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Teso fish farmers face tough times as feed crisis bites hard

TESO, February 14, 2024 – Fish farmers in Teso Sub-region are worried about the scarcity of fish feeds, a development which they say is taking a toll on the growth of a sector that has been attracting more players of late.

Charles Ibula, the Chairperson Katakwi District Fish Farmers Association [KAFIFA], comprising more than 20 members said that they are facing tough times due to an acute shortage of fish feed.

“We are in a crisis. There is an acute shortage of fish feeds. As I speak, most fish farmers in Katakwi are not able to feed their fish,” he said.

Ibula said there’s no shop currently selling fish feeds in the area, adding that those who were selling the feeds in Katakwi town have diverted to other enterprises.

As a result of lack of a local accompany that produces fish feeds, Ibula said the farmers have to travel to Soroti and other towns to buy the same, incurring transport costs.

“It is sad to note that the feed shortages have happened at a time when more farmers are venturing into fish farming,” Ibula said, adding that lack of enough fish feeds retards the growth of the fish fingerlings in the ponds.

On his part, Charles Omome, one of the renowned model farmers in Getom Sub-county, Katakwi district who has nine fish bonds told theCooperator that shortage of fish feeds is gets worse every day.

He said it takes him between three and five days to feed his estimated 2,000 fish fingerlings reared in six ponds.

According to Omome, the fish feed scarcity at home forces them to travel to the district of Soroti, Mbale and Jinja among others where they cost where they buy a kilogramme at Shs 700, notwithstanding the high transport costs incurred.

“Due to high costs involved in travelling to distant districts to buy fish feeds, I have resorted to using maize brand which I mix with dry silver fish,” recounts Omome.

Though such food is not recommended for fish feed because it retards their growth, Omome says he has no option.

Emmanuel Okwi, another farmer from Morungatuny Sub-county in Amuria district is worried that the 2,000 tilapia fingerlings he is rearing will become stunted due to shortage of feeds.

In a constrained voice, Okwi said he has opted to leave the fish to survive with the little feeds they get from the pond waters.

Ben Epeduno, one of the fish farmers in Ngora district said he has 166,000 cutfish fingerlings but it is a challenge to feed them given that the fish have to feed thrice a day.

According to Epeduno, the shortage of fish feed is topping more people from venturing into aquaculture.

Mary Adeno a fish famer from Serere district also says she is frustrated with the high cost of fish feeds in the region, stating that a 20-kg sack of fish feeds costs about Shs 120,000, which is expensive while fish prices fall monthly.

She appealed to government to intervene through price subsidisation, saying if the price of the fish feeds not checked, it will negatively impact on the aquaculture value chain.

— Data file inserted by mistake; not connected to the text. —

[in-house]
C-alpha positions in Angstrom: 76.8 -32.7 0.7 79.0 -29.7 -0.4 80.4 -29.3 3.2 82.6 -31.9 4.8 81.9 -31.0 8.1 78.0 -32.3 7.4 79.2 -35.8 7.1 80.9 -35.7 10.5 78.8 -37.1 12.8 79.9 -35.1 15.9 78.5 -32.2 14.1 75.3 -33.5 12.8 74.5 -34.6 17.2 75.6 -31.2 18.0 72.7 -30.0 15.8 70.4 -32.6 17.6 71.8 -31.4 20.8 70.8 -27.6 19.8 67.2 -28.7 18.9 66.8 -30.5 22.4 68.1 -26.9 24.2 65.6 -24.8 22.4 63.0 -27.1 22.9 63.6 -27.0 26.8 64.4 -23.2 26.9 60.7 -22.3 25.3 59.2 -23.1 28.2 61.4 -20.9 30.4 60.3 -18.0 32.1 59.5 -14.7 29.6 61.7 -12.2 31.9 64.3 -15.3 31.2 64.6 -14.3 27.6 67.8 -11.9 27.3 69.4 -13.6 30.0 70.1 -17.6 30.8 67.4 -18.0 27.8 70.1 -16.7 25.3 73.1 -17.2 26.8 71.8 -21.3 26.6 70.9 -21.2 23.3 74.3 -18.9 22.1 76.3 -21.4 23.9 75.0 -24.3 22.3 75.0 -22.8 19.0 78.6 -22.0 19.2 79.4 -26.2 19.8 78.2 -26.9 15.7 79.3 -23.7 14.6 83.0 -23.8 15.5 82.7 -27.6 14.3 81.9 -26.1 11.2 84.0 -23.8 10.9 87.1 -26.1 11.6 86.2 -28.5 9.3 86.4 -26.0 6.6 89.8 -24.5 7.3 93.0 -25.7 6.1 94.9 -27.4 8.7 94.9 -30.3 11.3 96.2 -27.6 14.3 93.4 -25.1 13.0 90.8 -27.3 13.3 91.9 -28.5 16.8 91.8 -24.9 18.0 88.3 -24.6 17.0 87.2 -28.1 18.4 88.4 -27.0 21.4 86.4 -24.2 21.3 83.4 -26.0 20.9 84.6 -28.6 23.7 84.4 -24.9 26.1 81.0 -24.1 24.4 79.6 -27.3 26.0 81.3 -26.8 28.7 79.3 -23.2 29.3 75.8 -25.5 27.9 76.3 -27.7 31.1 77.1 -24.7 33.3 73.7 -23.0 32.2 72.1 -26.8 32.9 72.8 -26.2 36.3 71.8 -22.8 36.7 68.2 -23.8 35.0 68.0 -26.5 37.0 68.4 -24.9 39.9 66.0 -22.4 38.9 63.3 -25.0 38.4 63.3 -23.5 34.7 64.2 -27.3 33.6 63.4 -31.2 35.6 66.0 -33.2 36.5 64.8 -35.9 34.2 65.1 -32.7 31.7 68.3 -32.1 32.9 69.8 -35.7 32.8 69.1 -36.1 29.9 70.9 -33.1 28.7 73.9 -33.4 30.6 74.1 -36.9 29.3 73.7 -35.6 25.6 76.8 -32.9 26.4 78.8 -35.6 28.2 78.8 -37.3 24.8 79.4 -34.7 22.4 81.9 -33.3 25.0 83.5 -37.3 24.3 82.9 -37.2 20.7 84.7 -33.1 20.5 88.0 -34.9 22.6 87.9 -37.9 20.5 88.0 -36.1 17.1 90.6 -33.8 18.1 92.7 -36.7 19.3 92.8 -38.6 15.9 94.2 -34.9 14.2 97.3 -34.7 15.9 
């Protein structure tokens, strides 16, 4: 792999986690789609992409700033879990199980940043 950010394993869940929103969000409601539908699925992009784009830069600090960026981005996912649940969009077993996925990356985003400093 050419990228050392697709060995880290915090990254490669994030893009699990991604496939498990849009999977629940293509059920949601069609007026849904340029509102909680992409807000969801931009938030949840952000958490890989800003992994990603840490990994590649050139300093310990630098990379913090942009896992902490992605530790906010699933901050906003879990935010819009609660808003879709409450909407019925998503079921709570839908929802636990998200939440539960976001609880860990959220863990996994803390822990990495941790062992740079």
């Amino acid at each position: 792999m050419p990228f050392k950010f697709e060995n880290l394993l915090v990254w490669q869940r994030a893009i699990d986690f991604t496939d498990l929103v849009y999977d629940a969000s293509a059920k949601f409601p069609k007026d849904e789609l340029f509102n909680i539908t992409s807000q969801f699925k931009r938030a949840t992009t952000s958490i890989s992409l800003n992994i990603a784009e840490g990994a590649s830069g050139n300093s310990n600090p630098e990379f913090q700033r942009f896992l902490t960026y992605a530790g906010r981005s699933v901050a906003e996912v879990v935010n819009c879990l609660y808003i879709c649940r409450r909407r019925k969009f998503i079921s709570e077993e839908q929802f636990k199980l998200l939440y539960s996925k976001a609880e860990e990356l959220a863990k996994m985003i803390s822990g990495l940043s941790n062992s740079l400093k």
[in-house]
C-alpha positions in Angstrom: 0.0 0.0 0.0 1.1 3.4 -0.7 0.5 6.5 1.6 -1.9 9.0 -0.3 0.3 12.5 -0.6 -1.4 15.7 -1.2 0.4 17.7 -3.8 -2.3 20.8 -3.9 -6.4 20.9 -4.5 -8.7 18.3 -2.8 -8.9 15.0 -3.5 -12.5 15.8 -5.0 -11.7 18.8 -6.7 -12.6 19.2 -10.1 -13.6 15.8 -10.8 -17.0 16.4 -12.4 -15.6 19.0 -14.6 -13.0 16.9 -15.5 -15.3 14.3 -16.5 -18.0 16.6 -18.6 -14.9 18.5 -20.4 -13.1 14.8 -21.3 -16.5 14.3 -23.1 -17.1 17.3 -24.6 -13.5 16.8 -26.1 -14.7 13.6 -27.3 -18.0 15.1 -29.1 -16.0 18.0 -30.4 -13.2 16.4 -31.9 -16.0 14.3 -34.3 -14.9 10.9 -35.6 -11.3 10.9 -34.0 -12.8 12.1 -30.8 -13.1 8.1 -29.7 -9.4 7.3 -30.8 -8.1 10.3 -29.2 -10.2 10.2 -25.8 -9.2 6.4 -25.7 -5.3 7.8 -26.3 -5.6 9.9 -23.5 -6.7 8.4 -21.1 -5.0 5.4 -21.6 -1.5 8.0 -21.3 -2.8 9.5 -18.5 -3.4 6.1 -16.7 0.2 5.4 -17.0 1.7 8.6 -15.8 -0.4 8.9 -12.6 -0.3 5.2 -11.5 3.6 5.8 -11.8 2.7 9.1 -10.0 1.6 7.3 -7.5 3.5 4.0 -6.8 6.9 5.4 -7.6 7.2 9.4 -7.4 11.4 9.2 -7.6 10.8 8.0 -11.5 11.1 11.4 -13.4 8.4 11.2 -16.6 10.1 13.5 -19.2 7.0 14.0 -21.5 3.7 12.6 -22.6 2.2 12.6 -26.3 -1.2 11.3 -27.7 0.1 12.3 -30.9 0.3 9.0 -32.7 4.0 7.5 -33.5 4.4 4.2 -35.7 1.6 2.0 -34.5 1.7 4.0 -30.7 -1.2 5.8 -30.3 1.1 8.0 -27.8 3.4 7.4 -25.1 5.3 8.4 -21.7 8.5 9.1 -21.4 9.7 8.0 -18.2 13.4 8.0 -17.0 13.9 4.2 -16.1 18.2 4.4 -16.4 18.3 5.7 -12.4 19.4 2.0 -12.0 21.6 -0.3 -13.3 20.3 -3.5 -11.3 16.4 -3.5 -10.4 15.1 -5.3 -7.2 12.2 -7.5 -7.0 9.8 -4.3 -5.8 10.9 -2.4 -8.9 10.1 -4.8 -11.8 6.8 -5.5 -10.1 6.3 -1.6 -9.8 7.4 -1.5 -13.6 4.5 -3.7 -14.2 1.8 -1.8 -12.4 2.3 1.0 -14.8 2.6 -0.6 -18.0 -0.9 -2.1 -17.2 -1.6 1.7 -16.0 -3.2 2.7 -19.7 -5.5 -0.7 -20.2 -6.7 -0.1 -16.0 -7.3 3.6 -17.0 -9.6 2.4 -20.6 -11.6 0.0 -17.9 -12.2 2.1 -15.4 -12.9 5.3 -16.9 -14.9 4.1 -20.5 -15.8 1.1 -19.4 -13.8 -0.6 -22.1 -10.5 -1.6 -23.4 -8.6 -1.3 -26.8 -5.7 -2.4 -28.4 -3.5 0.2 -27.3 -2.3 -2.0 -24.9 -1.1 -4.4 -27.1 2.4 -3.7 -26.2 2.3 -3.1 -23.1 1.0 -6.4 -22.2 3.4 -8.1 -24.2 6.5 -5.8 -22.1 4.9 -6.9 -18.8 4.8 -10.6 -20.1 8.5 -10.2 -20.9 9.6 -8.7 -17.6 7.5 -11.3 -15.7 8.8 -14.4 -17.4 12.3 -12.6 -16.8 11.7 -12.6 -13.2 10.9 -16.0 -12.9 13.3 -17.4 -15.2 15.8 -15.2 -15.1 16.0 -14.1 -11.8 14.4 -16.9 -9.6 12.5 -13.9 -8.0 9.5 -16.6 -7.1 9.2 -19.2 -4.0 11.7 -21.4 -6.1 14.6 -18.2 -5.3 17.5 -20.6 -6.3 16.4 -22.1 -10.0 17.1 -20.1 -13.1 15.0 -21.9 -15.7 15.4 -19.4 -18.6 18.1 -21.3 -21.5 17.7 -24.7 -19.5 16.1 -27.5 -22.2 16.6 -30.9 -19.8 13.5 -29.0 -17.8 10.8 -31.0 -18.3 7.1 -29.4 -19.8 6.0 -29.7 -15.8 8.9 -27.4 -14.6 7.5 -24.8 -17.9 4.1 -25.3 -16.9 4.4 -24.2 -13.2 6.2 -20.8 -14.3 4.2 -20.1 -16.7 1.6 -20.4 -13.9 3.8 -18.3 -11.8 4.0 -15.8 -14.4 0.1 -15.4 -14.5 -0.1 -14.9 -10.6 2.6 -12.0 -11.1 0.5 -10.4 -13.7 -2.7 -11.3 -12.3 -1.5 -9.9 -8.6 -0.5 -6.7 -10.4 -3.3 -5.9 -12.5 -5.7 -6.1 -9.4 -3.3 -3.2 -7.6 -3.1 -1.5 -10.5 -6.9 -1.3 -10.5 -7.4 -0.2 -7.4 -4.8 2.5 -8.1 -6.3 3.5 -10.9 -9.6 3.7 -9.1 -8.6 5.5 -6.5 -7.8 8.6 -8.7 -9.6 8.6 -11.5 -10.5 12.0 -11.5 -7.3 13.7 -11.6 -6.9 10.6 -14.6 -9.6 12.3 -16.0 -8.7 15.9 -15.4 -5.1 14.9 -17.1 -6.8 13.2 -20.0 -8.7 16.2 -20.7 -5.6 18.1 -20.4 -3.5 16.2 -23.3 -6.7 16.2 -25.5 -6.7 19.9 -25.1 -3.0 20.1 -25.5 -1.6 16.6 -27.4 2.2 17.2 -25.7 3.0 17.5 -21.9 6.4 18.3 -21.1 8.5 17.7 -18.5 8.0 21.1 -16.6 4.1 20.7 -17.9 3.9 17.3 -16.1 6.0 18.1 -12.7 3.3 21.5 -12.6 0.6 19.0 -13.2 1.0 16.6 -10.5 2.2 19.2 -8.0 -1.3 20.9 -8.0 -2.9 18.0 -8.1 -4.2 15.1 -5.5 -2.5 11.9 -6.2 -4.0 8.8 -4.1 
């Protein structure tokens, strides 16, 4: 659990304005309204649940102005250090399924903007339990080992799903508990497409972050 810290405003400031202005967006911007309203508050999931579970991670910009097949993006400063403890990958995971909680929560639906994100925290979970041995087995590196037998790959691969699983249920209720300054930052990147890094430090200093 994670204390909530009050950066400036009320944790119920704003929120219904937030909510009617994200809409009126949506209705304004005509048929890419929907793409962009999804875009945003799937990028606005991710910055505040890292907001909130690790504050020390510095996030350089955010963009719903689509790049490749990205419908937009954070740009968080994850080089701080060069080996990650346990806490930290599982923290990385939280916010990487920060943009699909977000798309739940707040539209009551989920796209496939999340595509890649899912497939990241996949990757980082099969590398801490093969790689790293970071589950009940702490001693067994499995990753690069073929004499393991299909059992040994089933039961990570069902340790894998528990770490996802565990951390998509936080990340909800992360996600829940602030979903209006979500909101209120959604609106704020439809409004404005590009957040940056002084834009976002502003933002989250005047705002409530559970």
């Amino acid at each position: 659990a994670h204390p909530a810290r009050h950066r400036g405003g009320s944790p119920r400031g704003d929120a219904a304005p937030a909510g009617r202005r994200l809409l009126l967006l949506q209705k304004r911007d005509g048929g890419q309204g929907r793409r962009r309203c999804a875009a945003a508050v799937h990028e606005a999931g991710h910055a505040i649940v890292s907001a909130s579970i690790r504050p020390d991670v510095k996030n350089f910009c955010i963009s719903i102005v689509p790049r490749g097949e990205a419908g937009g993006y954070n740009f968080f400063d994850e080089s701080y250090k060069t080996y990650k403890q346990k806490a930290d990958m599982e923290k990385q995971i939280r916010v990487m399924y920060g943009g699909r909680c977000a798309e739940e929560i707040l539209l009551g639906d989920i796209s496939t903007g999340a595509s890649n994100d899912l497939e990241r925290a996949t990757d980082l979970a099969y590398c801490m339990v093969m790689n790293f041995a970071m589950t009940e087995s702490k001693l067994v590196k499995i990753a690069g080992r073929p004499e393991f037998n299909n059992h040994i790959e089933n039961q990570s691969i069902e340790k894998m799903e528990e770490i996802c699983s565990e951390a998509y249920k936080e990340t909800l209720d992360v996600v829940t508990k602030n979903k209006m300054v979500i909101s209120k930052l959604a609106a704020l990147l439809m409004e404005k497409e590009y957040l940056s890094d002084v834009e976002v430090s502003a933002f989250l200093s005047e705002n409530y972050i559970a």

“One of the major hurdles fish farmers are facing is high cost of fish feeds and we want the relevant government authorities to help us look into this,” she said.

She is optimistic that once the fish feeds prices are subsided by government fish farming will become a profitable business.

Farmers discouraged from feeding fish on maize brand, and posho

James Michael Enyaku the District Fisheries Officer for Soroti cautioned fish farmers against feeding fish with maize brand and posho because they lack nutrients necessary for fish growth.

He advised farmers to use amphibious plants which are a favourite food of tilapia fingerlings and adult tilapia, like lemna minor, soirodela polyrhiza, wolffia arrhiza among others.

Amuria  farmers showing Ministry of Agriculture officials their fish ponds recently (Photo by Alexander Okori).

Meanwhile, he said farmers engaged in cage fish farming can use some aquatic plants like water lettuce, water hyacinth or alligator, which he said are good for tilapia.

“The feeds they use should have certain quality of proteins and carbohydrates among other nutrients. What some farmers are doing is not appropriate because it affects proper growth of the fish,” warned Enyaku.

Meanwhile the State Minister for Fisheries, Hellen Adoa days ago advised the famers to have entrepreneurial mindset if they are to succeed in aquaculture.

“The region [Teso Sub-region] has the potential regarding fish business and farming, all you need is an entrepreneurship mindset. You should learn to come up business module, which involves planning and budgeting for your business,” the minister said.

She said that due to dwindling fish stocks in the country’s natural water bodies, people need to embrace aquaculture not only to bridge the current gap but also as an income generating activity.

“There is need for farmers to shift from substance to commercial farming and take advantage of the ready marker for fish both locally and internationally,” Adoa said.

She stated that Uganda needs more that 1.7 million metric tonnes of fish of which 750,000 metric tonnes is expected to come from natural water and the rest from private fish farms.

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